3. Brainstorm materials needed to create projects.
4. Introduce the art of Papier Mache.
5. Have students work in groups to create a sketch of their papier-mache project. Show teacher sketch and materials list before starting.
6. Demonstrate armature for Tiki, Canoe, Ipu and Implements.
7. Provide students with necessary materials to construct project.
8. Students will write an essay on their experience using contemporary art materials to create ancient Hawaiian artifacts. Students will reflect on their overall cultural art experience.
This is a 12-week course that meets twice a week for 90 minutes per grade level.
Students will be assessed on their understanding of Hawaii Art, the production of their artwork, and a written essay on the connection between modern and ancient Hawaiian art.
Note: some of these resources are no longer online. If you enter the web address into the Internet Archive, you will be able to see the archived sites.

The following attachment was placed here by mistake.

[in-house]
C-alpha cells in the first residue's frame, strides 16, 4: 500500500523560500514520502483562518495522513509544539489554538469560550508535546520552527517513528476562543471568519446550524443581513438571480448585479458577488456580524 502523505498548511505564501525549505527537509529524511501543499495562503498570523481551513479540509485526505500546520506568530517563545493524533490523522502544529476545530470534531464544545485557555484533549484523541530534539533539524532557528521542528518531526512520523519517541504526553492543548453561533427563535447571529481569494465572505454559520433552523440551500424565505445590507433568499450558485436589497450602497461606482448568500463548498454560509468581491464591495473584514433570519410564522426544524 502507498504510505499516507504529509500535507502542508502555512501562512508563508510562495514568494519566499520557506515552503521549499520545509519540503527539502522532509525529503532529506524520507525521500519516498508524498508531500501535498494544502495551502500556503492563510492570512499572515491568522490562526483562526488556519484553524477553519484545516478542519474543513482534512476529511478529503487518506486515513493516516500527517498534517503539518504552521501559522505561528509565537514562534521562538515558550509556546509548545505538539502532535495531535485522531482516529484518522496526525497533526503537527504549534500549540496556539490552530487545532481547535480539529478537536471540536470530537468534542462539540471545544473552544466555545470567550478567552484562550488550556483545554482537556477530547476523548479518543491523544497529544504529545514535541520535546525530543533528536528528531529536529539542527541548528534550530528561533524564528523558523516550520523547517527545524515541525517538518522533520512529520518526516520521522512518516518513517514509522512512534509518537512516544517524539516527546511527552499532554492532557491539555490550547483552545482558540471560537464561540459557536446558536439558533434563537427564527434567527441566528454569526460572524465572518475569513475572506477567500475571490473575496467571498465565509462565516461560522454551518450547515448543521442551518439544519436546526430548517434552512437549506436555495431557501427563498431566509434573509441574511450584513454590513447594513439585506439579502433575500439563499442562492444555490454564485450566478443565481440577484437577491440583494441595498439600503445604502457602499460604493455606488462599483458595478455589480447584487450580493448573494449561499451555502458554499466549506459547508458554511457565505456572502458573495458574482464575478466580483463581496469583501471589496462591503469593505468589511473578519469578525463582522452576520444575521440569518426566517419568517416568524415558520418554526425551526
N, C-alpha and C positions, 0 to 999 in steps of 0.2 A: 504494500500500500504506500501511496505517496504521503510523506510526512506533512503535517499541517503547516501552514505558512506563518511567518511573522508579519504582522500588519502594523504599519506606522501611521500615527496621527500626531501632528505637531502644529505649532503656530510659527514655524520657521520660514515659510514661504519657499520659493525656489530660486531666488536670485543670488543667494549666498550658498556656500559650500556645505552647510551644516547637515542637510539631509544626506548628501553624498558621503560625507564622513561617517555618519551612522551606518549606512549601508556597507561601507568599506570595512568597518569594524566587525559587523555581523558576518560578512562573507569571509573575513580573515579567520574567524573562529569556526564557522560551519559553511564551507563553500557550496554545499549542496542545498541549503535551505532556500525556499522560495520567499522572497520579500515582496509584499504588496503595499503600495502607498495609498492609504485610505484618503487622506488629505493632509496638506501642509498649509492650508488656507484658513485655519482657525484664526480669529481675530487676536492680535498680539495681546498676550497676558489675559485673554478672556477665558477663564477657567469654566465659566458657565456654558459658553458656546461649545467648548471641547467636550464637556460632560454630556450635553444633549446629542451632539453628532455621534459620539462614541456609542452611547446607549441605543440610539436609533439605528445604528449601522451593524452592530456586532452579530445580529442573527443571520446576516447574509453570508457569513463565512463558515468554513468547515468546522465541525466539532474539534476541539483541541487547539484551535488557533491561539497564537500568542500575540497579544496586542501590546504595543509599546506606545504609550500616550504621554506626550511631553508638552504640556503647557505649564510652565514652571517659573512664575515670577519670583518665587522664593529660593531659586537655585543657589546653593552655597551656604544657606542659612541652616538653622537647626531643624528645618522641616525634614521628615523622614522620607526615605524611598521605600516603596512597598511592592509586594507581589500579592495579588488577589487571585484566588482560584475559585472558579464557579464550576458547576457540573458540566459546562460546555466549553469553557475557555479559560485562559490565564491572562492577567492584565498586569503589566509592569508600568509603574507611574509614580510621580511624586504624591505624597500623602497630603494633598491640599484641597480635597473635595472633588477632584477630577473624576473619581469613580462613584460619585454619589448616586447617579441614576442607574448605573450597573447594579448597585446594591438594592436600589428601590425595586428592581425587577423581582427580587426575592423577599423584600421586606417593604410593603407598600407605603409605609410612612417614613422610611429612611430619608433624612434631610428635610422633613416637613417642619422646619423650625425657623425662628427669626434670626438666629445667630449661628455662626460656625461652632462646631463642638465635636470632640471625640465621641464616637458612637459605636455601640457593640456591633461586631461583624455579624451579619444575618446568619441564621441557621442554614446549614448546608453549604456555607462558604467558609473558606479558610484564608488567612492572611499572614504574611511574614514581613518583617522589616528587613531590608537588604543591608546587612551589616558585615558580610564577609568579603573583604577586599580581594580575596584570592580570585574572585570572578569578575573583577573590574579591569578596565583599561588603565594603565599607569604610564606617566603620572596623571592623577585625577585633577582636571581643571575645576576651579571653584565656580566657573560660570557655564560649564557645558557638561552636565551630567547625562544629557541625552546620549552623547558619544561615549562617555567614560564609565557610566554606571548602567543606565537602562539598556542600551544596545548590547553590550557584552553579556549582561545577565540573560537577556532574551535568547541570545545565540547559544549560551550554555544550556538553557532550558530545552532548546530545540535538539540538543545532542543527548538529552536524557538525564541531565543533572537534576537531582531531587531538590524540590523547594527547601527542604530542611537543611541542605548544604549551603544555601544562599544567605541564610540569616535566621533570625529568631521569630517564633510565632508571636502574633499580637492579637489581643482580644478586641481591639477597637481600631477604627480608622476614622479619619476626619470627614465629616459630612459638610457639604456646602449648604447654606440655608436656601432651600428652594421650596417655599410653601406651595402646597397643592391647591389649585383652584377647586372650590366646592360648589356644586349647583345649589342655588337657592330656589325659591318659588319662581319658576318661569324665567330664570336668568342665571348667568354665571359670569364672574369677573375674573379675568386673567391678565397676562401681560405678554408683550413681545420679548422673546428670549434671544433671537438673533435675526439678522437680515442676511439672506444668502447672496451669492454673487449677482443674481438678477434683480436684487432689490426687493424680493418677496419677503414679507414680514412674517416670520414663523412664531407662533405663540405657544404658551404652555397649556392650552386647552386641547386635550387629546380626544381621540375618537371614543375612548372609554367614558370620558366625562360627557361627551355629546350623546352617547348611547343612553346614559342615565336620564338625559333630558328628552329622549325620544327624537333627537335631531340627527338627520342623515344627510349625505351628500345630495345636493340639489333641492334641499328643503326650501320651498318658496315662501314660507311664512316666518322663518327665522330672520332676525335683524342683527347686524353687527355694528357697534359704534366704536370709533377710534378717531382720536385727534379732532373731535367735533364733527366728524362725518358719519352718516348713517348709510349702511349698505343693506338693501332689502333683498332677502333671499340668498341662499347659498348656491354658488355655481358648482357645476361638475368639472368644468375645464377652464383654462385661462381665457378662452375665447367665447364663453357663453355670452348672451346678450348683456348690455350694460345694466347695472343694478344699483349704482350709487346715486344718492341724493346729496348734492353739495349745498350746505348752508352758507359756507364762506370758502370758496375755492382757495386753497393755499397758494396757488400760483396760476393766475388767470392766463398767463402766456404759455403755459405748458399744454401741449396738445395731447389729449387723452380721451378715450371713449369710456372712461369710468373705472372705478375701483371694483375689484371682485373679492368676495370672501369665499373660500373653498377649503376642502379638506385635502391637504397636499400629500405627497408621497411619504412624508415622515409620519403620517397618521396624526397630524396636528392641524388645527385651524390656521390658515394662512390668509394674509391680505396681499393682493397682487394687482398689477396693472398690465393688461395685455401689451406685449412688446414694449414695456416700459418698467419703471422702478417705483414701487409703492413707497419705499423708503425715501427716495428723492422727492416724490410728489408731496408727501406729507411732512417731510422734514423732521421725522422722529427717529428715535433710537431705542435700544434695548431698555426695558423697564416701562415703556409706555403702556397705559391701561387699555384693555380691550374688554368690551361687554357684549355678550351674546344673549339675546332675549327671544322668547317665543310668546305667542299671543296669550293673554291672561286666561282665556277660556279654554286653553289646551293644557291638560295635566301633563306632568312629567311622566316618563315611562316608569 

Princess Bernice Pauahi Bishop Museum:
Ancient Hawaiian Rock Carvings in Hawaii:
Ki’i Pohaku (Hawaiian
Hawaiian Myths and Legends
Myths and Legends:
Hawaiian Mythology and Religion
Good background information (no images)
The History and Craft behind Kapa:
This gives some good background information - pictures are poor quality:
Tapa Image - from About.com - Maui:
Hawaiian War Implements:
Links for Printmaker Dietrich Verez
Prints by Dietrich Varez - Pele:
Image for festival - East-Maui Taro Festival:
Dietrich Varez for created the commemorative shirt image.
Sample images on CD of his work:
Image on cover of book Pele:
Book available from bishop Museum: